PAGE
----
Due to my “Speenish” reputation, readers might expect me to express my opinion about whether this 1993 LP, provocatively titled LSD, in some way portrays or evokes an “acid trip”—and you know what, I’m not going to do it, because that’s your trip, I mean if you want to go there, and you can decide that for yourself. This isn’t an educational record, it’s an album of music, broken into songs, and it does that very well, with primarily guitars, bass, drums, and voices. These few elements are far from sparse, as there are a lot of them, going on at the same time. Listening to this again, I had a bit of an impression that it could have been quadraphonic sound—that is, if I had four speakers—so I’m almost getting the impression of four speakers coming out of two, or even two different stereos playing almost the same two records at almost the same time. Which probably makes it sound more chaotic than it is… it’s actually quite coherent, compelling, easy on the ears, brain, nose, throat, what have you. There is no centrally defined singer, but multiple ones coming in from here and there, one of them a woman’s voice that makes me think of Grace Slick enough to make me think of Jefferson Airplane, as well. Not that that is a comparison, I’m not doing that, and other comparisons would be more apt, but I’m not going there, and I’m not going to use the word “psychedelic” more than once, and I just did it.

The cover of this record is all white except for an enlarged typewriter font “lsd” and “fuzzhead” and a large gray hand (bigger than actual size) protruding from the left, holding what one presumes is some kind LSD delivery device on the end of the middle finger. For some reason the hand makes me think of a squid, probably one big enough to destroy cruise ships. The acid makes me think of an impossibly small drive-in movie theater screen. Small movies for small people. It seems like yesterday when this record came out, yet it was like a quarter of a century ago. And what’s a quarter of a century?—besides the time it took for the drive-in theater on the end of the finger to become a reality.

Fuzzhead is a band started by Bill Weita—though I suppose I could be wrong—it could have been started by any number of the names equally divided in the album credits. But I think it was Bill Weita, a guy I lived in the same house with, in Kent, Ohio, 1987 into 1988. There were six or seven of us in that house and WE ALL GOT ALONG. We made homebrew in the basement, started an art movement, and watched a videotape of The Sweet Ride on TV. Bill would disappear into the basement for hours, weeks at a stretch, make a lot of noise that could only be described as repetitive and annoying. Then he’d eventually come out with cassette tape with music that might have come from Berlin in the Seventies, or a basement in Kent. He’d make a finished product, on cassette, with a typewriter and crude drawings. This record is much along the same lines, though it’s vinyl and on someone else’s label (Father Yod). I moved away, never to return, and Fuzzhead was born, not, I don’t think, long after. When I lived there, however, we, the roommates, called Bill “The King of Rock’n’Roll”—he didn’t self-apply that name, in case anyone is wondering. But I’m here to say, that R&R museum up north on Lake Erie is necessarily a failure and travesty until Bill has been at least asked to be freeze-dried and on permanent display.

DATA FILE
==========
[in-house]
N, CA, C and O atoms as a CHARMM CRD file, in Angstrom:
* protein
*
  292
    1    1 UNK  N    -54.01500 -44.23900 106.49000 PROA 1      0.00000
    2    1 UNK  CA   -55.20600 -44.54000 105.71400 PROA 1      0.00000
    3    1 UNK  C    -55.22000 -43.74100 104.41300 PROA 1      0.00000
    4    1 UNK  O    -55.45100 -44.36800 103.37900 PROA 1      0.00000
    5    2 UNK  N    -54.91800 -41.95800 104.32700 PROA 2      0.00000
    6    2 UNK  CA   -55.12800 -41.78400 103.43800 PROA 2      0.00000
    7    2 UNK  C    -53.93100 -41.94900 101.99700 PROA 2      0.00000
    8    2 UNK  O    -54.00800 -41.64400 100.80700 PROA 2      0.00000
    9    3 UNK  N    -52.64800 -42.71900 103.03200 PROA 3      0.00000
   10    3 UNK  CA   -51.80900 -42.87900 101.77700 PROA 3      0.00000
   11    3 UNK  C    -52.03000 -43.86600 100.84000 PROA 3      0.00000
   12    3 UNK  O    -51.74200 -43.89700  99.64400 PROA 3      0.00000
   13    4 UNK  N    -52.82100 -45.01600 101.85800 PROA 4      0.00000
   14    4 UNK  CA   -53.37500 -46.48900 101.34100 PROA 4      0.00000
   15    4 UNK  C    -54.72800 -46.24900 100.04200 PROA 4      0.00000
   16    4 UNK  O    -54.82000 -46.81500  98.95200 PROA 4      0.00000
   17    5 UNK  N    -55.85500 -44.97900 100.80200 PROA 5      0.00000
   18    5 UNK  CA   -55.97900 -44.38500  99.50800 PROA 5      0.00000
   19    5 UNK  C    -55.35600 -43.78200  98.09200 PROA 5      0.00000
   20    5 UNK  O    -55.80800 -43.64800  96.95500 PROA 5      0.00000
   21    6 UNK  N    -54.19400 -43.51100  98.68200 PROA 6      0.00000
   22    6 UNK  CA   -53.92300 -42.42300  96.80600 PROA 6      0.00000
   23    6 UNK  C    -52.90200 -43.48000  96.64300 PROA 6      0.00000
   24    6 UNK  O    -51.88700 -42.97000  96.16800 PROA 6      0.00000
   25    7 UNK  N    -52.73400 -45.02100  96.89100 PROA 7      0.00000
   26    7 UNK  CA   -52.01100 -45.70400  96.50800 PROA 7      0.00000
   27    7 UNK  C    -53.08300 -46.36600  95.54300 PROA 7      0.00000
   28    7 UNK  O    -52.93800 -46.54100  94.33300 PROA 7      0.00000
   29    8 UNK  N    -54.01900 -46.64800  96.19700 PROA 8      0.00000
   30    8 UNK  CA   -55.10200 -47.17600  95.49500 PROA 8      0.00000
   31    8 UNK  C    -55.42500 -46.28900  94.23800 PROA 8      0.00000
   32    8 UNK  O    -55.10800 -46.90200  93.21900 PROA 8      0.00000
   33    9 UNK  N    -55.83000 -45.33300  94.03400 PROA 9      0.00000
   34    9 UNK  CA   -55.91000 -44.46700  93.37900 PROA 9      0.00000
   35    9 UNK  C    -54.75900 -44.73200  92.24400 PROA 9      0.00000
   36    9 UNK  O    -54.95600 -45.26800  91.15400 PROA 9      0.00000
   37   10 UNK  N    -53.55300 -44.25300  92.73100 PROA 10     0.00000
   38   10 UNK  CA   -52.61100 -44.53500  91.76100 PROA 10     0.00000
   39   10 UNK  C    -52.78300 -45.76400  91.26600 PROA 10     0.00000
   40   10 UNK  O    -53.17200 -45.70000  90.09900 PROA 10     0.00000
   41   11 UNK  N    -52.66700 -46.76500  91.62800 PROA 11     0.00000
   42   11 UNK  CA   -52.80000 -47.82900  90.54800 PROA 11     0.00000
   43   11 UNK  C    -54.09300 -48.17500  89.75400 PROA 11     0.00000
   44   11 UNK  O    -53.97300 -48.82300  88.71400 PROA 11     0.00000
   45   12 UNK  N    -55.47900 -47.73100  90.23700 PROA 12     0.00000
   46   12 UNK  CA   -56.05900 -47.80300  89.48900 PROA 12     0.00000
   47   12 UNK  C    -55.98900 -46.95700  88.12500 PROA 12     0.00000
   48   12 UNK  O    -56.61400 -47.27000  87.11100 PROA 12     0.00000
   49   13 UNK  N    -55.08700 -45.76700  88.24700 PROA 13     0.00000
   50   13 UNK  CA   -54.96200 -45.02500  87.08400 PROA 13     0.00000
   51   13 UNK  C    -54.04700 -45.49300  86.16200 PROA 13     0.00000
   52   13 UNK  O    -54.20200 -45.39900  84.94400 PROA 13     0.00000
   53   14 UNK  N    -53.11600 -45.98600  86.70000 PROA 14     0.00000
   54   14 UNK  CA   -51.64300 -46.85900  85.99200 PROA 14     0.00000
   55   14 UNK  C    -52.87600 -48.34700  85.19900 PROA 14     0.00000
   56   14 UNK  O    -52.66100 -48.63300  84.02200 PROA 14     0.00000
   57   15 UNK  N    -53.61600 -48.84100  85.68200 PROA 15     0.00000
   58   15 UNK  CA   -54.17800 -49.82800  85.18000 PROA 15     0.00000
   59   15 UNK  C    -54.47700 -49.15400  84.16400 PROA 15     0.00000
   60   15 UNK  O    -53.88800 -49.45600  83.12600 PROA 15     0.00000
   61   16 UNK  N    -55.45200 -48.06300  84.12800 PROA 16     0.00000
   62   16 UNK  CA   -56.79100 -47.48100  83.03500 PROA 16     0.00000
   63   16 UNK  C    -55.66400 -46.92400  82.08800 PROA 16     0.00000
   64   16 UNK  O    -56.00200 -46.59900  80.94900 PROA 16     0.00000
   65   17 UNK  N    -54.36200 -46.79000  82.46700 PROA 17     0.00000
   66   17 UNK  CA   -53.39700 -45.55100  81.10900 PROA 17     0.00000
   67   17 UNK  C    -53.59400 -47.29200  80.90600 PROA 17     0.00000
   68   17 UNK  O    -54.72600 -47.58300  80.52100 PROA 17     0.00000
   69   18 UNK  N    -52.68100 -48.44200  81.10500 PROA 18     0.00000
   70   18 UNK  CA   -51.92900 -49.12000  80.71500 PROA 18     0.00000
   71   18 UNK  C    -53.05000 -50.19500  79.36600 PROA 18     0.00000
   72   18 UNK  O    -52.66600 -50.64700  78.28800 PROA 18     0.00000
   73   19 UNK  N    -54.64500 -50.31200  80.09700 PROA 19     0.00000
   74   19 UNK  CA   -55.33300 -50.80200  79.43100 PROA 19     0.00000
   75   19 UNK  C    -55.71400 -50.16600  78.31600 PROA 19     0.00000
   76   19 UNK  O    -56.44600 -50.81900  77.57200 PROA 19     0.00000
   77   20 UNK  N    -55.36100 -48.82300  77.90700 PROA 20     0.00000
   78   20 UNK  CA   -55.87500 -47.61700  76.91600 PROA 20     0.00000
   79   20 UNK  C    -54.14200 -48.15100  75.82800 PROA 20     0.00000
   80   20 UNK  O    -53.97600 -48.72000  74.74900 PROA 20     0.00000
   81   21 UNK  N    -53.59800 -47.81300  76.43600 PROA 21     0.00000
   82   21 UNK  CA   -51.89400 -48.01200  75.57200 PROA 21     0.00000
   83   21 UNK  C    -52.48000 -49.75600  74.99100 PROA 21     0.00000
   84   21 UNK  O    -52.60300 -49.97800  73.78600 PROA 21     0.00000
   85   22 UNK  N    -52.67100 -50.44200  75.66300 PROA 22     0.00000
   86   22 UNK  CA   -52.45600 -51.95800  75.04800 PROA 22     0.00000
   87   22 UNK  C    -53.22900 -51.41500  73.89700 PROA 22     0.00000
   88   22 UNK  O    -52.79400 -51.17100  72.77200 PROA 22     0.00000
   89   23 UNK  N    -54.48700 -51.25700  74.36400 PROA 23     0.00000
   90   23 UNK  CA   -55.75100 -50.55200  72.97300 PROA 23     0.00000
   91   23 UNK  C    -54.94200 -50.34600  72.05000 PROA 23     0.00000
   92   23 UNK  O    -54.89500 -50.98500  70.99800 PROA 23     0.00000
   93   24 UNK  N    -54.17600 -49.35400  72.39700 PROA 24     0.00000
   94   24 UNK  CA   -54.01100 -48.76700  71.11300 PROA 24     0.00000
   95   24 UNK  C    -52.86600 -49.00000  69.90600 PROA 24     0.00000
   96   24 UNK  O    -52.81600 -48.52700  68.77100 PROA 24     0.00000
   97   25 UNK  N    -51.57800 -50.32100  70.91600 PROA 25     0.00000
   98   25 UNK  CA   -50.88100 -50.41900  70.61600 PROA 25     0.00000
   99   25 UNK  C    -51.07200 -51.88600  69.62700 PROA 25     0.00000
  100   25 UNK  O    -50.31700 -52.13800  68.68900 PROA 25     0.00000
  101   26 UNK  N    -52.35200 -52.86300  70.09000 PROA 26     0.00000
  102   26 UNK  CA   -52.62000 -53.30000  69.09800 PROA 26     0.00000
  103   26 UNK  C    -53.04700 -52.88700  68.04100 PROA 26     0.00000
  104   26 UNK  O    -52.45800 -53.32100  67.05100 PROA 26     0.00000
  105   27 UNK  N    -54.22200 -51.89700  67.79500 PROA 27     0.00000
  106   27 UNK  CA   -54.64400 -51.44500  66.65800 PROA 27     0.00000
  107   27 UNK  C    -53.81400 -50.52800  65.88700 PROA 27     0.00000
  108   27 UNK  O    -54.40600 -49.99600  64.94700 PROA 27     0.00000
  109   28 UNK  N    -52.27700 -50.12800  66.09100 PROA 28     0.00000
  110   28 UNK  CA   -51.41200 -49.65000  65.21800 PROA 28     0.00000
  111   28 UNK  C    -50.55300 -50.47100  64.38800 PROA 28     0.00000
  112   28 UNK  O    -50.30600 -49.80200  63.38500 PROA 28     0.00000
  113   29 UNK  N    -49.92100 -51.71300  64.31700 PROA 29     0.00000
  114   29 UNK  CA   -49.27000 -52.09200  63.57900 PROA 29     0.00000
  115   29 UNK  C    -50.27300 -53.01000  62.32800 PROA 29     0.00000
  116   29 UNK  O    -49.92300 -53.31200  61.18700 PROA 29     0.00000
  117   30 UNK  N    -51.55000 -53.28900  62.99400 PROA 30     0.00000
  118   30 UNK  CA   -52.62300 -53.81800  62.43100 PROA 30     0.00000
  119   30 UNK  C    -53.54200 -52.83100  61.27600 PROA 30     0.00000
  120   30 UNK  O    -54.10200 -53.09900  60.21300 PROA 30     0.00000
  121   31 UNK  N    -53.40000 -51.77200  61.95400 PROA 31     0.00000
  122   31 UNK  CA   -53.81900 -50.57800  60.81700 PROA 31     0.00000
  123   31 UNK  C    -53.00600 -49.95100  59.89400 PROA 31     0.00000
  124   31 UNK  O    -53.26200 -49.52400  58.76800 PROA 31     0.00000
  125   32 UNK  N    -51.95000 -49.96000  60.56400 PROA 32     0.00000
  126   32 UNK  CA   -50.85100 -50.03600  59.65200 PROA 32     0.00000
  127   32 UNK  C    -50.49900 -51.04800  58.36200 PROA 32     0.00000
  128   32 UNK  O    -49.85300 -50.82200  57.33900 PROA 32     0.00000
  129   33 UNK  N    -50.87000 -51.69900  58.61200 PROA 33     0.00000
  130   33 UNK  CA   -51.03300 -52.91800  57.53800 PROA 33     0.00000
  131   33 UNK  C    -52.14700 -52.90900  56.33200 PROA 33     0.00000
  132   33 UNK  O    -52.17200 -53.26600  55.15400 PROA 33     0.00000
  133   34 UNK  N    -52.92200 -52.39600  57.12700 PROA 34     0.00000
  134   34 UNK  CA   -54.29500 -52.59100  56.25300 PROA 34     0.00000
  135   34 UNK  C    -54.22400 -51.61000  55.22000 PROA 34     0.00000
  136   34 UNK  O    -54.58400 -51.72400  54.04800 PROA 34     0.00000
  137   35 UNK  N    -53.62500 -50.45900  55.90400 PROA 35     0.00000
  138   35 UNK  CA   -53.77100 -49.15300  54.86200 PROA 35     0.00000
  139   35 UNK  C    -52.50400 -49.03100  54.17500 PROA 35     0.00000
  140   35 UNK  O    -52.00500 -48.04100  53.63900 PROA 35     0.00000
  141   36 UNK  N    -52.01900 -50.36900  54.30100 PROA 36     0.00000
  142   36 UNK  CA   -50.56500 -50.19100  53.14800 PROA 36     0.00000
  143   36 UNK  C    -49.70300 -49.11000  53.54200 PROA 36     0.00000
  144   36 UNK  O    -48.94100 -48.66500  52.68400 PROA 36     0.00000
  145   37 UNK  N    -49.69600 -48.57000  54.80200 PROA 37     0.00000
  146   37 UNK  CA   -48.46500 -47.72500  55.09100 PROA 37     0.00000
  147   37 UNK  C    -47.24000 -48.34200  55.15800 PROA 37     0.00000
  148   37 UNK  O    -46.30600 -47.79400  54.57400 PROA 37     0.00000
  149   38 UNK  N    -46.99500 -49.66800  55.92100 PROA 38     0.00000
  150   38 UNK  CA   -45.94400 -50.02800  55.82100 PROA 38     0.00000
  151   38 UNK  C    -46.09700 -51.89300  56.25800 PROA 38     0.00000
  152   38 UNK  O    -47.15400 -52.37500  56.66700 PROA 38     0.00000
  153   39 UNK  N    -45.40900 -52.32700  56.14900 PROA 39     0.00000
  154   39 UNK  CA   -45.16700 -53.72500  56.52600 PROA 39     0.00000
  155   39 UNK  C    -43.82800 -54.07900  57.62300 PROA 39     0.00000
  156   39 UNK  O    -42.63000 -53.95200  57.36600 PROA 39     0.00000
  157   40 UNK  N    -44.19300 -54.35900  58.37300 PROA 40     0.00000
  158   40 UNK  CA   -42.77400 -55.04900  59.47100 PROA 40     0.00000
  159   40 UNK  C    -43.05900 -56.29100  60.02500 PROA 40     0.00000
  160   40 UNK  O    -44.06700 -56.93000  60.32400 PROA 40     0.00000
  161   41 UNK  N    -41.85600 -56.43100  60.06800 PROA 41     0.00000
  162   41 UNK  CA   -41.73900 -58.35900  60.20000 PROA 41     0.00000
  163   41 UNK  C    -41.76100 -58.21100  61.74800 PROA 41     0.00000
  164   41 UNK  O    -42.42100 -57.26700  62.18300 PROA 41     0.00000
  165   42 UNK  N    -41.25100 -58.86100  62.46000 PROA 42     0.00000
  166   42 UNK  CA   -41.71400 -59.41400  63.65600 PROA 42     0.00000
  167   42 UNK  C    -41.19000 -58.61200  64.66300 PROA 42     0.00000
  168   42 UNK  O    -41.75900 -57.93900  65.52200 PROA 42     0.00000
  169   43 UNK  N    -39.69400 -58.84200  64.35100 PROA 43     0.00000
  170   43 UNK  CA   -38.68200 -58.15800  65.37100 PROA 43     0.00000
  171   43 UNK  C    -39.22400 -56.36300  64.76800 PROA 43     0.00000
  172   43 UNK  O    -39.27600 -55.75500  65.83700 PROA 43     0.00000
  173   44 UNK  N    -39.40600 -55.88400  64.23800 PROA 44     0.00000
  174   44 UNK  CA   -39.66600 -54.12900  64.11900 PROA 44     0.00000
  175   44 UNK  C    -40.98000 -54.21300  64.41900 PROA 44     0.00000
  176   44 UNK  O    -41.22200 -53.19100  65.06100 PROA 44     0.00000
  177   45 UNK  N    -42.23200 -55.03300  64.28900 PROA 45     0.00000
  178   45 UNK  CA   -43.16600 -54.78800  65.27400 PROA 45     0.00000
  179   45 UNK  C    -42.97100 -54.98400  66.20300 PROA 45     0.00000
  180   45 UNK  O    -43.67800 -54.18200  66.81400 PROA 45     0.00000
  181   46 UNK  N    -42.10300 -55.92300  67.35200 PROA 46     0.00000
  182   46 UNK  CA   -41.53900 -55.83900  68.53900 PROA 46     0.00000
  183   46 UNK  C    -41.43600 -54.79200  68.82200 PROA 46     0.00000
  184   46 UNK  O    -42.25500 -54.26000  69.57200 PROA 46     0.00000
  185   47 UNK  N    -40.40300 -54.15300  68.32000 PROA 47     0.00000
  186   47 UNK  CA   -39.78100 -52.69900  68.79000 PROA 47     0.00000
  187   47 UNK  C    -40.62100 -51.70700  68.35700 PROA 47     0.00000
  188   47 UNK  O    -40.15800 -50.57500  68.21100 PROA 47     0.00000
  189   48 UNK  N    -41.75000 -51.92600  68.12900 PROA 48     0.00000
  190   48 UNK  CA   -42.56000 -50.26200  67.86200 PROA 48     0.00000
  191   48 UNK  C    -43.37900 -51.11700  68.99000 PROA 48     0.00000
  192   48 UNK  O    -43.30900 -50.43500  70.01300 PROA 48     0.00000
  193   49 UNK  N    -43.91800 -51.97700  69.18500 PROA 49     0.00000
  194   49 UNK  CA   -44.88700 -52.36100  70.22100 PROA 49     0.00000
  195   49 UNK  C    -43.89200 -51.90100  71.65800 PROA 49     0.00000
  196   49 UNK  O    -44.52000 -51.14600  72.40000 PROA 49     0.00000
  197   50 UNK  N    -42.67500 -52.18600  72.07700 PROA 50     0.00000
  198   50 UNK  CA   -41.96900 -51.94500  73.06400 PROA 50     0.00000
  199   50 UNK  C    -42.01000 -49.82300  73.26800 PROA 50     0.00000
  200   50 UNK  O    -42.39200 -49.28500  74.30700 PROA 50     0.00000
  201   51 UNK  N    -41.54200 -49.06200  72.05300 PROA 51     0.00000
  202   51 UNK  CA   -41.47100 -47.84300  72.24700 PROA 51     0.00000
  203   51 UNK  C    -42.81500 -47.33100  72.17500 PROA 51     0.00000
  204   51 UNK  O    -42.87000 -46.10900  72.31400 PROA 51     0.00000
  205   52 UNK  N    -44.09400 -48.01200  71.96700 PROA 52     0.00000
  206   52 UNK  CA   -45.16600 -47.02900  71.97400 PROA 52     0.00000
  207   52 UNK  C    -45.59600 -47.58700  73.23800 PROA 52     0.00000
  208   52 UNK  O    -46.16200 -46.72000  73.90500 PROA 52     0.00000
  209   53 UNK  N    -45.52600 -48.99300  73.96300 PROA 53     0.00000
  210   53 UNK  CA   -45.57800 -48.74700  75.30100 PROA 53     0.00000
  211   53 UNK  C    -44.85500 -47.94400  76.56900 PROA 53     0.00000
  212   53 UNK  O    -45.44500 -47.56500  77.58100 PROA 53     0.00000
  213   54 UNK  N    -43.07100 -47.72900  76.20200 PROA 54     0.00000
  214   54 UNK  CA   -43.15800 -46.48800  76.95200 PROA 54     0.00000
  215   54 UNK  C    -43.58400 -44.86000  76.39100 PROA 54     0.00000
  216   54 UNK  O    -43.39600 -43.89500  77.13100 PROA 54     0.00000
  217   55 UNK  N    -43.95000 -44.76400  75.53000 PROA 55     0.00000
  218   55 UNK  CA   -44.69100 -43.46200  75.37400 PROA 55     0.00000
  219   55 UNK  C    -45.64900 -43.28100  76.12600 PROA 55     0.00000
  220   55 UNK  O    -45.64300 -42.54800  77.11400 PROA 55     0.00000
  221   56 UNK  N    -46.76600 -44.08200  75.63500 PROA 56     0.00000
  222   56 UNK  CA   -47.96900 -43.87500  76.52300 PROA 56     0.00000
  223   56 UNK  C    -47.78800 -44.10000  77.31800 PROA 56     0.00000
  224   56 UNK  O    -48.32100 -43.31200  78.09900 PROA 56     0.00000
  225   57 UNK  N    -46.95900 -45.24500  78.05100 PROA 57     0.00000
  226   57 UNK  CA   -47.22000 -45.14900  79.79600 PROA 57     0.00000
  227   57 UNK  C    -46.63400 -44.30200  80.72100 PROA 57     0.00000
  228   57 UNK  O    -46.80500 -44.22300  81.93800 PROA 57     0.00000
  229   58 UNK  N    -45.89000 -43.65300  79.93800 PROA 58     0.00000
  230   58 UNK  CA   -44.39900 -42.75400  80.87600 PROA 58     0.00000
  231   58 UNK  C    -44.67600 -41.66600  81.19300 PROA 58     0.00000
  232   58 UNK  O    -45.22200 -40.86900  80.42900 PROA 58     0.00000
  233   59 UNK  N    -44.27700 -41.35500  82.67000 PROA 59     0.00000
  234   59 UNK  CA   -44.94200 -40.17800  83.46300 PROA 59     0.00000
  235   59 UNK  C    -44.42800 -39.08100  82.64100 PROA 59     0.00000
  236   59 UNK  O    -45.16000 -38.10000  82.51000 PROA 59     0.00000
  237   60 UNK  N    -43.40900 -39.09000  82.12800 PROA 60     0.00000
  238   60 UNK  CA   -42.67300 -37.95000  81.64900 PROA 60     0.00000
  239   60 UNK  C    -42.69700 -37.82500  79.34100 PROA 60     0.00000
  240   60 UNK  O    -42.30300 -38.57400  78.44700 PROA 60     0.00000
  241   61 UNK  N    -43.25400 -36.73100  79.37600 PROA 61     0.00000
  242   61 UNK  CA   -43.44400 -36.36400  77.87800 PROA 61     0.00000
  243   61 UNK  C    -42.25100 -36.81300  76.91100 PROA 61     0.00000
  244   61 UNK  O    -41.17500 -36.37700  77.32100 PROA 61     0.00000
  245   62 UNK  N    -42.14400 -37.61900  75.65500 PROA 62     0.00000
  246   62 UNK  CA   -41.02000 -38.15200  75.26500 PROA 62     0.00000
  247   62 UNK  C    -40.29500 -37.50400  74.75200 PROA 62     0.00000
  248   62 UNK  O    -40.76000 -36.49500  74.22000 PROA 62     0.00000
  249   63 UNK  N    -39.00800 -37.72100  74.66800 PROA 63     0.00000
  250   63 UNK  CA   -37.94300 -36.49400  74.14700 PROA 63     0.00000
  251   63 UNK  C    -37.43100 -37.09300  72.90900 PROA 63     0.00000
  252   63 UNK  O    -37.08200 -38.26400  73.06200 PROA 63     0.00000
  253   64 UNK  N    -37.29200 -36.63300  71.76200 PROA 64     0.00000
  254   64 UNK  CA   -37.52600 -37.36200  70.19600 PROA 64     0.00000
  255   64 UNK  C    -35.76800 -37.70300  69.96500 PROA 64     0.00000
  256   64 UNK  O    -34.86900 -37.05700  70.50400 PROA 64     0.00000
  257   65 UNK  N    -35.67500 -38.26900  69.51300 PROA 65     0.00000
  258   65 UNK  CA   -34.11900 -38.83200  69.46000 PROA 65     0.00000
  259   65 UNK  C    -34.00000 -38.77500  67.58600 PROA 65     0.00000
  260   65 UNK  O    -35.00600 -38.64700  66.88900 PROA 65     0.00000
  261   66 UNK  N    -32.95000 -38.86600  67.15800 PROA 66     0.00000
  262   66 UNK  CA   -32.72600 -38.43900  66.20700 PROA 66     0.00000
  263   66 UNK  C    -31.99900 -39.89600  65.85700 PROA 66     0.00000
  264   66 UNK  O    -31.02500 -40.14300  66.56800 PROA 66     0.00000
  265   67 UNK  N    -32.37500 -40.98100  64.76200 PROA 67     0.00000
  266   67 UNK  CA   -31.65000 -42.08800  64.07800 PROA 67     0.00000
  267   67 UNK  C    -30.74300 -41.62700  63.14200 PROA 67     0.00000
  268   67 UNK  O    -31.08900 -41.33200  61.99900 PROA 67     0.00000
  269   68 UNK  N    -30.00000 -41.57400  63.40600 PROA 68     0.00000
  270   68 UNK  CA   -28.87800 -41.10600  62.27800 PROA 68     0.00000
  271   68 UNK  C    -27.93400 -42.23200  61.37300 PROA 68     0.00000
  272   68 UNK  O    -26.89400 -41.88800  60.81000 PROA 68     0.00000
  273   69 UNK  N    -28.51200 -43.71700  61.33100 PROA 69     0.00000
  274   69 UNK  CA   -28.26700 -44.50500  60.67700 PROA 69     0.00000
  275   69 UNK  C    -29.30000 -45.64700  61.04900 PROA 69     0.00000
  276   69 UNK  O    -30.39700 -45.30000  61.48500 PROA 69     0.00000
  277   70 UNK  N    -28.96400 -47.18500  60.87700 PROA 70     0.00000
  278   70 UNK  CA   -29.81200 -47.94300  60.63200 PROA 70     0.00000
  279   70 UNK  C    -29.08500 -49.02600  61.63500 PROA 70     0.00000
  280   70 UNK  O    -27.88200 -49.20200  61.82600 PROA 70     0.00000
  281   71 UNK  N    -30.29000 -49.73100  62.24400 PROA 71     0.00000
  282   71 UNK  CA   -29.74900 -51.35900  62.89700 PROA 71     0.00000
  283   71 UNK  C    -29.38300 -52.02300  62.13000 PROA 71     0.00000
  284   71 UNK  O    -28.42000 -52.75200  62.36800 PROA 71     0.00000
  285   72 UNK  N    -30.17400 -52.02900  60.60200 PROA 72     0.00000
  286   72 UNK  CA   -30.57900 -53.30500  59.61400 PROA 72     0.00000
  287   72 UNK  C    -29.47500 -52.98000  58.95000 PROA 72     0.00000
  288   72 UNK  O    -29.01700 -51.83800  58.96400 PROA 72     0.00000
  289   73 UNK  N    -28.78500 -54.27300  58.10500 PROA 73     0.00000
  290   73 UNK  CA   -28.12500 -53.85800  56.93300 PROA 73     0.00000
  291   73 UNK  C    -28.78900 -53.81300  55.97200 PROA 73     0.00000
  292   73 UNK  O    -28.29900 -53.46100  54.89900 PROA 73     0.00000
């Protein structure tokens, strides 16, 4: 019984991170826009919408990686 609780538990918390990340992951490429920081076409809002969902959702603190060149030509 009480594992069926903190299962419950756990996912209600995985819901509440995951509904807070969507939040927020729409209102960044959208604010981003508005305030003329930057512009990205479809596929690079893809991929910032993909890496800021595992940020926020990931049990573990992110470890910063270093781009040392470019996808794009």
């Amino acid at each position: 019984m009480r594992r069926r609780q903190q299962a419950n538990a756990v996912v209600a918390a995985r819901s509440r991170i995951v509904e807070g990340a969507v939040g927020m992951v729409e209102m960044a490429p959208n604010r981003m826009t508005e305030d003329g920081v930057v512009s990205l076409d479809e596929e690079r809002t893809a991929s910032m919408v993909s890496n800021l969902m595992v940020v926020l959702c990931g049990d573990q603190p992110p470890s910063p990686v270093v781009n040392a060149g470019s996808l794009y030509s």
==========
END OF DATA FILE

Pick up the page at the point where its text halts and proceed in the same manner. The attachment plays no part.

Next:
17
May
19

Television “Marquee Moon”

When I started writing about my record collection back in 2006, I was determined to go from A to Z, so like, I was never going to get to Television—but with this new random system I have, it’s sure taking a long time to get to certain albums, anyway—but maybe that’s good. This one is kind of hard to write about, actually, because it’s maybe one of my favorite 10 (meaning 100) records of all time, and it’s kind of like a force of nature, so it’s a little like you’re photographing the Grand Canyon and expecting someone to pay attention to your snapshot when people have done time-lapse, panorama, satellite, helicopters, drones, parasails, jumping it on a motorcycle, and as they died falling in. So, if you’re reading this, and it’s the highly unlikely case where you’ve never heard this record, either you are going to have such high expectations that it will necessarily stumble, or you’ve hit the jackpot in life—you get to hear it for the first time, and you can only do that once. And then the second, third, etc…